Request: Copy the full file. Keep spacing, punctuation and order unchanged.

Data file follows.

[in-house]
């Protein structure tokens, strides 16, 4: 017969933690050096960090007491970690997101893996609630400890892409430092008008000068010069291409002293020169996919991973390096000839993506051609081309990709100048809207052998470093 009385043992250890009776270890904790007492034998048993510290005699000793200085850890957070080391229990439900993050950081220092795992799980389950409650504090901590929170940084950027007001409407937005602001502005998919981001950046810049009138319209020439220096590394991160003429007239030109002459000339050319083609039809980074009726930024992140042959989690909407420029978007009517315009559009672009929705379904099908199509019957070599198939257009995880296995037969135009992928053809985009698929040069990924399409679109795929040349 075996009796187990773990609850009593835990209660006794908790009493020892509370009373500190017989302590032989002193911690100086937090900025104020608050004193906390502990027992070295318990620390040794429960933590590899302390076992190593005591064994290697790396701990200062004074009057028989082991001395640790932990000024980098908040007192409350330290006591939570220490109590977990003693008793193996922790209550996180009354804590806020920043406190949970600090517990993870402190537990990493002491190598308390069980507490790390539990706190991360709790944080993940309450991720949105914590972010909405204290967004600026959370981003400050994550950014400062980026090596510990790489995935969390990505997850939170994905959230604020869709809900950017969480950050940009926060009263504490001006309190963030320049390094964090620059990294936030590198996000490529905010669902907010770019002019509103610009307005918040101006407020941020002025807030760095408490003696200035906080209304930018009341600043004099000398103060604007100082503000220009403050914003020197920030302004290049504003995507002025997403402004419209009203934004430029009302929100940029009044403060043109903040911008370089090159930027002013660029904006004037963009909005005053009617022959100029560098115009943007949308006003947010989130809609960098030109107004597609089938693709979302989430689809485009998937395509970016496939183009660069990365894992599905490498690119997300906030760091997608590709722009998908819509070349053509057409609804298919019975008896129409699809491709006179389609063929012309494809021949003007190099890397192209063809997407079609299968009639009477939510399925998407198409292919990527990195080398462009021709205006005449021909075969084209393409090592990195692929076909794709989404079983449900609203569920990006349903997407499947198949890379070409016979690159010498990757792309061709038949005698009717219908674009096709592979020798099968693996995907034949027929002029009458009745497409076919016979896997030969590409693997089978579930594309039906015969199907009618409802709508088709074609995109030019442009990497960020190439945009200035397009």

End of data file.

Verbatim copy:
[in-house]
């Protein structure tokens, strides 16, 4: 017969933690050096960090007491970690997101893996609630400890892409430092008008000068010069291409002293020169996919991973390096000839993506051609081309990709100048809207052998470093 009385043992250890009776270890904790007492034998048993510290005699000793200085850890957070080391229990439900993050950081220092795992799980389950409650504090901590929170940084950027007001409407937005602001502005998919981001950046810049009138319209020439220096590394991160003429007239030109002459000339050319083609039809980074009726930024992140042959989690909407420029978007009517315009559009672009929705379904099908199509019957070599198939257009995880296995037969135009992928053809985009698929040069990924399409679109795929040349 075996009796187990773990609850009593835990209660006794908790009493020892509370009373500190017989302590032989002193911690100086937090900025104020608050004193906390502990027992070295318990620390040794429960933590590899302390076992190593005591064994290697790396701990200062004074009057028989082991001395640790932990000024980098908040007192409350330290006591939570220490109590977990003693008793193996922790209550996180009354804590806020920043406190949970600090517990993870402190537990990493002491190598308390069980507490790390539990706190991360709790944080993940309450991720949105914590972010909405204290967004600026959370981003400050994550950014400062980026090596510990790489995935969390990505997850939170994905959230604020869709809900950017969480950050940009926060009263504490001006309190963030320049390094964090620059990294936030590198996000490529905010669902907010770019002019509103610009307005918040101006407020941020002025807030760095408490003696200035906080209304930018009341600043004099000398103060604007100082503000220009403050914003020197920030302004290049504003995507002025997403402004419209009203934004430029009302929100940029009044403060043109903040911008370089090159930027002013660029904006004037963009909005005053009617022959100029560098115009943007949308006003947010989130809609960098030109107004597609089938693709979302989430689809485009998937395509970016496939183009660069990365894992599905490498690119997300906030760091997608590709722009998908819509070349053509057409609804298919019975008896129409699809491709006179389609063929012309494809021949003007190099890397192209063809997407079609299968009639009477939510399925998407198409292919990527990195080398462009021709205006005449021909075969084209393409090592990195692929076909794709989404079983449900609203569920990006349903997407499947198949890379070409016979690159010498990757792309061709038949005698009717219908674009096709592979020798099968693996995907034949027929002029009458009745497409076919016979896997030969590409693997089978579930594309039906015969199907009618409802709508088709074609995109030019442009990497960020190439945009200035397009």